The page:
Our first glimpse of the island of Bohol’s most famous residents came during naptime. Most of the Gizmo-like creatures shut their trademark marble eyes, others curiously peeked at onlookers. One tarsier looked as though he was smiling as he dreamt. The tarsiers’ delicate fingers – a hybrid between those of a frog and human – gently clung to tree branches.
Tarsiers are among the world’s smallest primates; their eyes are 150 times larger than a human’s, when one considers their diminutive body size. The little nocturnal creatures grow to just over 6 inches (160 millimeters) tall and could easily fit in the palm of one’s hand. Yet visitors who come to see them in the Philippines, Borneo or Indonesia should refrain from touching or holding them, for they are endangered animals. In fact, today it is thankfully illegal for tarsiers to be caged. Their bones are said to be so delicate and small that they can easily break.
The tarsier sanctuary we visited forbade flash photography, the touching of tarsiers and loud noises. The little guys appeared to roam the wooded sanctuary independently and sanctuary guides pointed them out to visitors as they slept. Despite these restrictions, we still questioned if the tarsiers receive adequate sleep.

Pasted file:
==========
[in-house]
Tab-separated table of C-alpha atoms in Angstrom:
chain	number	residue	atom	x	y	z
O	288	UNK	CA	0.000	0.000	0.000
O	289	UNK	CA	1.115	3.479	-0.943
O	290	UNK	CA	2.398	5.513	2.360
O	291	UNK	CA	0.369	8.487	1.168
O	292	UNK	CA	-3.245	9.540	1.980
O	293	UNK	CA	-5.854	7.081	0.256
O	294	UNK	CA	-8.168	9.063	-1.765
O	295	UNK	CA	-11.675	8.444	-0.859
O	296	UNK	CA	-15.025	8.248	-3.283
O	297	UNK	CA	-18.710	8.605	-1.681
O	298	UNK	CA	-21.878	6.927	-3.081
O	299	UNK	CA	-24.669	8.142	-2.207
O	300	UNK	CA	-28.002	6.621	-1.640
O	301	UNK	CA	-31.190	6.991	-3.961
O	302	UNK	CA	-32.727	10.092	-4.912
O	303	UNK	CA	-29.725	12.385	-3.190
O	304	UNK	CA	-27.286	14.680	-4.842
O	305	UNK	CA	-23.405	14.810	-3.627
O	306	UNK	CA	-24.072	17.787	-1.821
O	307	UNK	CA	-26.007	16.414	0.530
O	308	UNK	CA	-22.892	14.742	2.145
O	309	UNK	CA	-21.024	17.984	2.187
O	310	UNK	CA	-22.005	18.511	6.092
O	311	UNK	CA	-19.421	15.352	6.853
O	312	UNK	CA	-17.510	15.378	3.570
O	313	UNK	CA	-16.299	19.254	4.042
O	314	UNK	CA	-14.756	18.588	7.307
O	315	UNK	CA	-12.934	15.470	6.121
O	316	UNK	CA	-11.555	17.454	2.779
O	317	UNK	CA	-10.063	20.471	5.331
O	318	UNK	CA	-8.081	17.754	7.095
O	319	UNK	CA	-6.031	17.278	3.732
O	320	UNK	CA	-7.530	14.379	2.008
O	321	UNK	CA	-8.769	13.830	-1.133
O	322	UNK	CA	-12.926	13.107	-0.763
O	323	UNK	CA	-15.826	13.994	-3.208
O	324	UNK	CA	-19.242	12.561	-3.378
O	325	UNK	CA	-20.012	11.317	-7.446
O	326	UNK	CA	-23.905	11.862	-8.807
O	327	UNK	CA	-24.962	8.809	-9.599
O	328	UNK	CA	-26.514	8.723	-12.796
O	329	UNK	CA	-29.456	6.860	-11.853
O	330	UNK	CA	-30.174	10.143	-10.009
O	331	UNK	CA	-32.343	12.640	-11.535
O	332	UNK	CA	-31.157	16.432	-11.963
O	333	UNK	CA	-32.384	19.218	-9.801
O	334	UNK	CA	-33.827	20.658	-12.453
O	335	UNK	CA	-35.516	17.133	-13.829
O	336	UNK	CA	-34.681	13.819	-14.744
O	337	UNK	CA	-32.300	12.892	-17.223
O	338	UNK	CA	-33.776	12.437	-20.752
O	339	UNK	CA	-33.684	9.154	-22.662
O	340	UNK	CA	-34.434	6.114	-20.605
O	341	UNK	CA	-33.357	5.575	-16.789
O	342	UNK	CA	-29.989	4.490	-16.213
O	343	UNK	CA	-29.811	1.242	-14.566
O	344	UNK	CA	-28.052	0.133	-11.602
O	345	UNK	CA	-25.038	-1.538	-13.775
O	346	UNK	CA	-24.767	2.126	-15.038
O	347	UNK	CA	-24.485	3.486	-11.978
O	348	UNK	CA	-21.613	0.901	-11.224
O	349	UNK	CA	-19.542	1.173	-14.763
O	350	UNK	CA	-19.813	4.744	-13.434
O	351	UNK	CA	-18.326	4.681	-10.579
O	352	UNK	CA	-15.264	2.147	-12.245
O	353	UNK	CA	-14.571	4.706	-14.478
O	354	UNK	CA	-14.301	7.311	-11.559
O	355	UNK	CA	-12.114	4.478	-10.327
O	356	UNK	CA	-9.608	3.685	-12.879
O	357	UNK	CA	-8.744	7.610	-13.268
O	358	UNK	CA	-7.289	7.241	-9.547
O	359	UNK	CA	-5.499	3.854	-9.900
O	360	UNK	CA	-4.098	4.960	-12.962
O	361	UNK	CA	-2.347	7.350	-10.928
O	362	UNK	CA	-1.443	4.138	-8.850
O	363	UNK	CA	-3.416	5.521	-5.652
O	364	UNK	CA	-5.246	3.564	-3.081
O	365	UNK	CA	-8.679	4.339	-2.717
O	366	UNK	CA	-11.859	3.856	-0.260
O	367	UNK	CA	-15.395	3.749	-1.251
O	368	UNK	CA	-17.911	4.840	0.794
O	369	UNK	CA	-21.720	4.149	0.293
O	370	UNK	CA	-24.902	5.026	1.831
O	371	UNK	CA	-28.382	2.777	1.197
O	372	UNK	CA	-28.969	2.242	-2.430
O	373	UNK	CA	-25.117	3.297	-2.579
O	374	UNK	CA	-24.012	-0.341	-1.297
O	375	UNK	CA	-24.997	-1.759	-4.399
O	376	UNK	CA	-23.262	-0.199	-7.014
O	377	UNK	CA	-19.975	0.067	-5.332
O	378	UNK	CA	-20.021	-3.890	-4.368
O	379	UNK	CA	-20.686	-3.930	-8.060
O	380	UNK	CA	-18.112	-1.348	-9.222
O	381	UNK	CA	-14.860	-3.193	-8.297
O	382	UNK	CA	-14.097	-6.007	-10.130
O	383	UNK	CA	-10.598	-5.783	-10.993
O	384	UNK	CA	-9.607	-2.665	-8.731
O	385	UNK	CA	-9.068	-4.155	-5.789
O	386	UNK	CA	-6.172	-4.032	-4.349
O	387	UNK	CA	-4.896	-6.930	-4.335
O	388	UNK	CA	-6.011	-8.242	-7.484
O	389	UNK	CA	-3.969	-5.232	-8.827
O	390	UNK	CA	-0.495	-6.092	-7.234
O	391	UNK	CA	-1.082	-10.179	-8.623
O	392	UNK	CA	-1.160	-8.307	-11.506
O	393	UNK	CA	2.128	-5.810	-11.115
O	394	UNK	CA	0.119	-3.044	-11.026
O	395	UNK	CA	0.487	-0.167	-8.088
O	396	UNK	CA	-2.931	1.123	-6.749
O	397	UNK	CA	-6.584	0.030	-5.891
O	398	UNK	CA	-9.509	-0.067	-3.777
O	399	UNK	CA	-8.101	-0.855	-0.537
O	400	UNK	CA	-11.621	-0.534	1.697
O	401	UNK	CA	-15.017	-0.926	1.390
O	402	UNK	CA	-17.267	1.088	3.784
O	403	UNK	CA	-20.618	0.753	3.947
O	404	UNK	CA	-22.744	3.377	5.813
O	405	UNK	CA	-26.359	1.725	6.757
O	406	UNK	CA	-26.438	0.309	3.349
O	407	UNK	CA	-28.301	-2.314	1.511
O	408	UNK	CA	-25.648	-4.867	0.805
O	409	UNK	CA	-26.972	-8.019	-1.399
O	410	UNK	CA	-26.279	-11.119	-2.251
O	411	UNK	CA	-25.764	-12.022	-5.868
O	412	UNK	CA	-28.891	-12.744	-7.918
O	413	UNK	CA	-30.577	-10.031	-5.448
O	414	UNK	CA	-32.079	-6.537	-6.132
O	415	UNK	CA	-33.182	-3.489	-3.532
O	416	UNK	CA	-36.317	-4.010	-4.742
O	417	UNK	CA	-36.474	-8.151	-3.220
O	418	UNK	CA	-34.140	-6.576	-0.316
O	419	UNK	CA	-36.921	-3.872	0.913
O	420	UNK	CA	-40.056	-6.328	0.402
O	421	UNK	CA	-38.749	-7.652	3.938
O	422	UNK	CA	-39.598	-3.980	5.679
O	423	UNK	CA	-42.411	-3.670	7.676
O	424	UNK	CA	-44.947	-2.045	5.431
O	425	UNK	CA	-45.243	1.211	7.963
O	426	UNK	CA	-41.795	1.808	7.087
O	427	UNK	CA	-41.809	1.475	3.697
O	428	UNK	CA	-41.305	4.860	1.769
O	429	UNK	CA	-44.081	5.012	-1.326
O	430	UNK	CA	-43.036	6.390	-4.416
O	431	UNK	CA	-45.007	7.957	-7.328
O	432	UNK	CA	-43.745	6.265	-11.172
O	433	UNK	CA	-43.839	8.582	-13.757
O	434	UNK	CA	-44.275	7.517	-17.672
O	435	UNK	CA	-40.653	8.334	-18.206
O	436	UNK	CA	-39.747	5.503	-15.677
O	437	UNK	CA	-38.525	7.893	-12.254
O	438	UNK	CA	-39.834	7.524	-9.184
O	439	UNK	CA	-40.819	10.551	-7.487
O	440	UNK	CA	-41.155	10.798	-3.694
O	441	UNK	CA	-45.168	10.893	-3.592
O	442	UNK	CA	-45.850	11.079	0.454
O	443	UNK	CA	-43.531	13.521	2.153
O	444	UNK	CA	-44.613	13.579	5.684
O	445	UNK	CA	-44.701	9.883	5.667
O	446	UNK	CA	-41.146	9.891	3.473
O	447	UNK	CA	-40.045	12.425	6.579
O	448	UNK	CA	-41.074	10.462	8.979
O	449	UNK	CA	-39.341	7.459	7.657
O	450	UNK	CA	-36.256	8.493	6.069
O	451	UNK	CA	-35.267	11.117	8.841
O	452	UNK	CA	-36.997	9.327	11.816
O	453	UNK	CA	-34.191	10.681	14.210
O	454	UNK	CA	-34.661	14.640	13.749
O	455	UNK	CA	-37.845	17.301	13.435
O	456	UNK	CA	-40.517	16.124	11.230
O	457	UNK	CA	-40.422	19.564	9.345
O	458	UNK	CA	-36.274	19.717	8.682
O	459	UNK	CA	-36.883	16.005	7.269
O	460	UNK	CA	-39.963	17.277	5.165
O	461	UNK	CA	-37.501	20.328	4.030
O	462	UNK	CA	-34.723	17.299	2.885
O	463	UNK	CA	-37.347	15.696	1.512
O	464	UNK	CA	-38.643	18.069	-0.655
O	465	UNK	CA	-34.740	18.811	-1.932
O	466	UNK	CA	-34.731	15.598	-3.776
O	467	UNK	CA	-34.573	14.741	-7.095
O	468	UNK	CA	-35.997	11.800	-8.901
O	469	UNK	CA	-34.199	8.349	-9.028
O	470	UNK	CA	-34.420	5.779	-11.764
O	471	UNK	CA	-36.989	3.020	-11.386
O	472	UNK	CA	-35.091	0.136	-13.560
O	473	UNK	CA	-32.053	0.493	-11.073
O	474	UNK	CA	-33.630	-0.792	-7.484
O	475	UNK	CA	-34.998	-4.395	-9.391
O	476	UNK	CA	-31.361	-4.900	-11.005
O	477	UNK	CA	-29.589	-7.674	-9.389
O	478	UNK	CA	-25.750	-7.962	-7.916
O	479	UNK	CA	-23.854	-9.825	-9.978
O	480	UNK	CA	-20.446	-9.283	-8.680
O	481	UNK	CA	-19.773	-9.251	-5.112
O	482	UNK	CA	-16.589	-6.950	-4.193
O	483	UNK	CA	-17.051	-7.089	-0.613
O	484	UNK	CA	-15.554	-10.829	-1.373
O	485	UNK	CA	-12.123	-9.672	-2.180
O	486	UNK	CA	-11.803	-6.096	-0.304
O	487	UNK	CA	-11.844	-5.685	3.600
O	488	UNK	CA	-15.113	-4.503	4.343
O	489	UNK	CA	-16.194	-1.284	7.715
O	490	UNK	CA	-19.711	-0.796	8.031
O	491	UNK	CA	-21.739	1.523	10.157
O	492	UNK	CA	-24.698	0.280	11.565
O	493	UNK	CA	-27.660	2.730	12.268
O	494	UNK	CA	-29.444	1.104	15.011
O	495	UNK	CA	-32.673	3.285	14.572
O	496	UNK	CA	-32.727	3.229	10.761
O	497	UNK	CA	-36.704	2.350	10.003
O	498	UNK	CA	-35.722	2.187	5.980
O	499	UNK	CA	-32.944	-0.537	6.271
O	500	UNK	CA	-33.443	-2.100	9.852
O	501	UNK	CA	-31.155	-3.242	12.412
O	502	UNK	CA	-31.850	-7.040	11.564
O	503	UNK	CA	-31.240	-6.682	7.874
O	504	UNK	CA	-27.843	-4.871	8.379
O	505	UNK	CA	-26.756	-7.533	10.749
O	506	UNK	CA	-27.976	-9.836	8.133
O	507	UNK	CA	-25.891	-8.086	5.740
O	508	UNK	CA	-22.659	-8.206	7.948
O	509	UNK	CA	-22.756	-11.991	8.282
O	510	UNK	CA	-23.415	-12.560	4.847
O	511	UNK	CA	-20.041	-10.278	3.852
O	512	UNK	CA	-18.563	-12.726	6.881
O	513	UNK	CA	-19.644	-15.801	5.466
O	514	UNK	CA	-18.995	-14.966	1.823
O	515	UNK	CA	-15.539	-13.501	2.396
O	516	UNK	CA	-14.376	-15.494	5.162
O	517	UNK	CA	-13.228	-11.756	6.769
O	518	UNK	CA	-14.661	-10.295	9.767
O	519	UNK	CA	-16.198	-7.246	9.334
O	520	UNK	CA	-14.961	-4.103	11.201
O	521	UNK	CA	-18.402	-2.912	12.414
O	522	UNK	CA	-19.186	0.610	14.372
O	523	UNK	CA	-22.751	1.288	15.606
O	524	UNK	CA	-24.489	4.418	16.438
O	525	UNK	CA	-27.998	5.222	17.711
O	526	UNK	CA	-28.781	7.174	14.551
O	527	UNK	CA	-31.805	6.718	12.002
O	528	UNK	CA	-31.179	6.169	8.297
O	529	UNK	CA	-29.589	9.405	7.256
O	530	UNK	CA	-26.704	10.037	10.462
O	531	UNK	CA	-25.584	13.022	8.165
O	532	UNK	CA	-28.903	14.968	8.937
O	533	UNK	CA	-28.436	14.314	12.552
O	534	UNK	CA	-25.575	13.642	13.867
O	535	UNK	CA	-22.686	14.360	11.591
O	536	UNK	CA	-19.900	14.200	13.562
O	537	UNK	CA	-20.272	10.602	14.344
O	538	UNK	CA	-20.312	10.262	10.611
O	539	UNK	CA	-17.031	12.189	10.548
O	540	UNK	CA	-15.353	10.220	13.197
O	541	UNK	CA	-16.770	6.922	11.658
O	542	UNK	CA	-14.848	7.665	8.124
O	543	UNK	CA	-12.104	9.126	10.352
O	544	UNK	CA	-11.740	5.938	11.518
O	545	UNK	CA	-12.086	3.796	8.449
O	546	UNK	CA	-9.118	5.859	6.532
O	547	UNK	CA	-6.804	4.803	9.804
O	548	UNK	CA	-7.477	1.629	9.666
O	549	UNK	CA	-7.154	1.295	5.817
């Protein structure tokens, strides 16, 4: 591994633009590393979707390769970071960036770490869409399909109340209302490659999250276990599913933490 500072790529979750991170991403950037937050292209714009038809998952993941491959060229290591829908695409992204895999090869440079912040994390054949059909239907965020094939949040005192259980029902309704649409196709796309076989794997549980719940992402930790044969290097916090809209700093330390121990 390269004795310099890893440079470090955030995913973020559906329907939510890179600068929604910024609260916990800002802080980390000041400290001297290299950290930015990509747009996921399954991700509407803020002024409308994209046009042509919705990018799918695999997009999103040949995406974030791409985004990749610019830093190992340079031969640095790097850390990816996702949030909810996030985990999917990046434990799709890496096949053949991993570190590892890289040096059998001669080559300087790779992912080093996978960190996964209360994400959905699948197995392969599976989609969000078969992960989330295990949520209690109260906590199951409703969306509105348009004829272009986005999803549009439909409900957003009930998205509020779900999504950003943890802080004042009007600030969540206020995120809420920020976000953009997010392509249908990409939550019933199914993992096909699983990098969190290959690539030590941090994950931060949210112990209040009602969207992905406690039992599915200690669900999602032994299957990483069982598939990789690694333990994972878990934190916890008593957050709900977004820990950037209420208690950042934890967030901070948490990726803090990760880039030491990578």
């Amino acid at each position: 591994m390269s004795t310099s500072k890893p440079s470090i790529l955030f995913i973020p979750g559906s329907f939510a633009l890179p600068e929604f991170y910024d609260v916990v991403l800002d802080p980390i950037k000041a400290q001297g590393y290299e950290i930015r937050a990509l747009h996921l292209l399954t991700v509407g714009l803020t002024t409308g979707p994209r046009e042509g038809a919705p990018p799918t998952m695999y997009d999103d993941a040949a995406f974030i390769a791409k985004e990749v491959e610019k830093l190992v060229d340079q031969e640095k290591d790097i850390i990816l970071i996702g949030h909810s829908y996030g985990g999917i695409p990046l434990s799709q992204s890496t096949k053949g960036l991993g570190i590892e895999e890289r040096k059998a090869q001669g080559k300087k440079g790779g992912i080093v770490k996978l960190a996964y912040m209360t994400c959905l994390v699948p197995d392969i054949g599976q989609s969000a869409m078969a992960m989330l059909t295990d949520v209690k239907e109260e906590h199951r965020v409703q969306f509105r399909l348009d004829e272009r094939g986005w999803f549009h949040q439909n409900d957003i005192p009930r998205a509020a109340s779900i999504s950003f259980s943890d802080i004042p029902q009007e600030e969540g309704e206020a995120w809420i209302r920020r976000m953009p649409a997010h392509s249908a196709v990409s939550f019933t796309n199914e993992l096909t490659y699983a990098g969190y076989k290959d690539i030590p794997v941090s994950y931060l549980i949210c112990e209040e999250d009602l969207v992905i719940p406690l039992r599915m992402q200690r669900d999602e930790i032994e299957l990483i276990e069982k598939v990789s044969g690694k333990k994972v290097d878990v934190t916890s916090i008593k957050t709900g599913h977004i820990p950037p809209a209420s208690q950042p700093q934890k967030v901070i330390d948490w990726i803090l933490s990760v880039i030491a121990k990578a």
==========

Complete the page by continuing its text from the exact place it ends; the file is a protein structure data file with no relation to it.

Amazingly, the petite primates can leap branch to branch — up to 16 feet (about five meters) and they are almost able to turn their heads 360 degrees! Their primate group is estimated to be 45 million years old.
If/when you visit Bohol, be sure to visit the below organization, which is reputed to have the tarsiers’ best interests in mind. We had asked our taxi driver to take us to the Tarsier Foundation Sanctuary noted below, however, since we did not see the educational exhibitions at the sanctuary our driver took us to, we suspect that he took us to a more commercially-minded sanctuary (conveniently located for him on the tourist trail en route to the Chocolate Hills) instead.